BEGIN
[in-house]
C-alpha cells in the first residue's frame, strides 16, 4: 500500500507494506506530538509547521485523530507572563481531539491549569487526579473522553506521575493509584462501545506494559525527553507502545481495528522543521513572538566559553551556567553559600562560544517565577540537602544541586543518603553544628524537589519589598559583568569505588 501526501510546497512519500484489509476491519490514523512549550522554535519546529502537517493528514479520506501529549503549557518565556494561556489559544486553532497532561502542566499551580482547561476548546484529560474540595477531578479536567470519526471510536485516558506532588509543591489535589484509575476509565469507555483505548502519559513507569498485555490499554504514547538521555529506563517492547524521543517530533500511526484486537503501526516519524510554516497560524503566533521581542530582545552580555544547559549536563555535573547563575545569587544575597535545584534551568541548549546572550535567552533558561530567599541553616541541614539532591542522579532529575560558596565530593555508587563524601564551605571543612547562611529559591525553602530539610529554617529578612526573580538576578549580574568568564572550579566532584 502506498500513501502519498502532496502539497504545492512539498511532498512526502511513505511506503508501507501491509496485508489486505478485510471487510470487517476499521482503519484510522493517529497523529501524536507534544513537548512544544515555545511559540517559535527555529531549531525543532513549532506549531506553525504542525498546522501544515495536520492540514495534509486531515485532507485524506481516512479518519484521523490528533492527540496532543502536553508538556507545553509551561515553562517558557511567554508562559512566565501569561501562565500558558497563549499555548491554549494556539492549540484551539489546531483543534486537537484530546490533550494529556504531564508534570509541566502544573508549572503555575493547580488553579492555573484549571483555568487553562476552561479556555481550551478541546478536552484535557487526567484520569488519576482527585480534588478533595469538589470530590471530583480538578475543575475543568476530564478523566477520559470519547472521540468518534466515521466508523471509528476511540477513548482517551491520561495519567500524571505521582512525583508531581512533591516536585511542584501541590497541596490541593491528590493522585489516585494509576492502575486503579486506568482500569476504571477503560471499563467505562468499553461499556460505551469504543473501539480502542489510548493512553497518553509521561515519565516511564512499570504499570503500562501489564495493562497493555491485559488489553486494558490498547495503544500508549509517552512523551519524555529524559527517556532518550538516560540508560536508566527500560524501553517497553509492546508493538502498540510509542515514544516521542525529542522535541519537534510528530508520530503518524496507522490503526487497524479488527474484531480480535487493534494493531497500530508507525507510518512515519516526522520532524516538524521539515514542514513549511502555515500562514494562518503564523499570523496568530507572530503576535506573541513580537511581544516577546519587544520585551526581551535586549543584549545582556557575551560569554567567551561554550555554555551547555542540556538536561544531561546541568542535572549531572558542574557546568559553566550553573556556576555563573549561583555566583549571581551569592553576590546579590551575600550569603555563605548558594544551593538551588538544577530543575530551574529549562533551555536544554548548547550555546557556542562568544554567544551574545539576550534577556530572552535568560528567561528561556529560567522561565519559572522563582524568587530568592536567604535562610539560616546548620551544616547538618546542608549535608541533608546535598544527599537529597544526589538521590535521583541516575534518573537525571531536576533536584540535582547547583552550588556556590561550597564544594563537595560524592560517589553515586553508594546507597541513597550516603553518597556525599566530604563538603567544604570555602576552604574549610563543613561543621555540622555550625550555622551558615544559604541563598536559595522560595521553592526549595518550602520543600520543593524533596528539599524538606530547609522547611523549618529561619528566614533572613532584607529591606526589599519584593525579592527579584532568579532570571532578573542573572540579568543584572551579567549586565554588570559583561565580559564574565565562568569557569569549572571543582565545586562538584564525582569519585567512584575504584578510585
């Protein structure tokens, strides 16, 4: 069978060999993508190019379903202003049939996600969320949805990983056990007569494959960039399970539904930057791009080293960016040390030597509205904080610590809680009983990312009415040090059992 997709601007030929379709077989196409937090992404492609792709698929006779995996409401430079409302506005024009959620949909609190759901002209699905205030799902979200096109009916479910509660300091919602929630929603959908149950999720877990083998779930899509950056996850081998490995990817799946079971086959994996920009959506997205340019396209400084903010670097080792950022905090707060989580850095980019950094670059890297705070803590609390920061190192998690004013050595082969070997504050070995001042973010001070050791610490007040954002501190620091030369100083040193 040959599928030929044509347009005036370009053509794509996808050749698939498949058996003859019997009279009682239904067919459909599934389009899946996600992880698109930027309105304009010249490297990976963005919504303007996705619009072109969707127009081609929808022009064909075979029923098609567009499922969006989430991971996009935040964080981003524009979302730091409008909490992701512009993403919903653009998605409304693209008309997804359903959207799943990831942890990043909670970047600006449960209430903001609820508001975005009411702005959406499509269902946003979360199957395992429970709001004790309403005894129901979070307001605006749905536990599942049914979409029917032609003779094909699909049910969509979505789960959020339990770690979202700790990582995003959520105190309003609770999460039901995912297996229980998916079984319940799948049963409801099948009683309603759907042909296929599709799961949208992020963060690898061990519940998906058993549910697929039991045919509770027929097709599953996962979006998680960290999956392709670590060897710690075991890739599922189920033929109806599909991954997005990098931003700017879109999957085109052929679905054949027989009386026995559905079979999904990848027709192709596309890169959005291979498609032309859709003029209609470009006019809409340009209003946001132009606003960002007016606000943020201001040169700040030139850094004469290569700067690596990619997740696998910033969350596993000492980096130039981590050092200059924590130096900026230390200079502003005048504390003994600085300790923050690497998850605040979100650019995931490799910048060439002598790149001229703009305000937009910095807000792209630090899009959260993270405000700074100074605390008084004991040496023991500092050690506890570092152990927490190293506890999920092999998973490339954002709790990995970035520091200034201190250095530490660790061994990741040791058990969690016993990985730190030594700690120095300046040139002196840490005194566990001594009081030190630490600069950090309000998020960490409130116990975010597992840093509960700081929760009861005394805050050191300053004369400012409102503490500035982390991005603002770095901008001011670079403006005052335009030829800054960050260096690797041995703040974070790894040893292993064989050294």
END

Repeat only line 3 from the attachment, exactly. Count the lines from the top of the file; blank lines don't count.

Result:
């Protein structure tokens, strides 16, 4: 069978060999993508190019379903202003049939996600969320949805990983056990007569494959960039399970539904930057791009080293960016040390030597509205904080610590809680009983990312009415040090059992 997709601007030929379709077989196409937090992404492609792709698929006779995996409401430079409302506005024009959620949909609190759901002209699905205030799902979200096109009916479910509660300091919602929630929603959908149950999720877990083998779930899509950056996850081998490995990817799946079971086959994996920009959506997205340019396209400084903010670097080792950022905090707060989580850095980019950094670059890297705070803590609390920061190192998690004013050595082969070997504050070995001042973010001070050791610490007040954002501190620091030369100083040193 040959599928030929044509347009005036370009053509794509996808050749698939498949058996003859019997009279009682239904067919459909599934389009899946996600992880698109930027309105304009010249490297990976963005919504303007996705619009072109969707127009081609929808022009064909075979029923098609567009499922969006989430991971996009935040964080981003524009979302730091409008909490992701512009993403919903653009998605409304693209008309997804359903959207799943990831942890990043909670970047600006449960209430903001609820508001975005009411702005959406499509269902946003979360199957395992429970709001004790309403005894129901979070307001605006749905536990599942049914979409029917032609003779094909699909049910969509979505789960959020339990770690979202700790990582995003959520105190309003609770999460039901995912297996229980998916079984319940799948049963409801099948009683309603759907042909296929599709799961949208992020963060690898061990519940998906058993549910697929039991045919509770027929097709599953996962979006998680960290999956392709670590060897710690075991890739599922189920033929109806599909991954997005990098931003700017879109999957085109052929679905054949027989009386026995559905079979999904990848027709192709596309890169959005291979498609032309859709003029209609470009006019809409340009209003946001132009606003960002007016606000943020201001040169700040030139850094004469290569700067690596990619997740696998910033969350596993000492980096130039981590050092200059924590130096900026230390200079502003005048504390003994600085300790923050690497998850605040979100650019995931490799910048060439002598790149001229703009305000937009910095807000792209630090899009959260993270405000700074100074605390008084004991040496023991500092050690506890570092152990927490190293506890999920092999998973490339954002709790990995970035520091200034201190250095530490660790061994990741040791058990969690016993990985730190030594700690120095300046040139002196840490005194566990001594009081030190630490600069950090309000998020960490409130116990975010597992840093509960700081929760009861005394805050050191300053004369400012409102503490500035982390991005603002770095901008001011670079403006005052335009030829800054960050260096690797041995703040974070790894040893292993064989050294």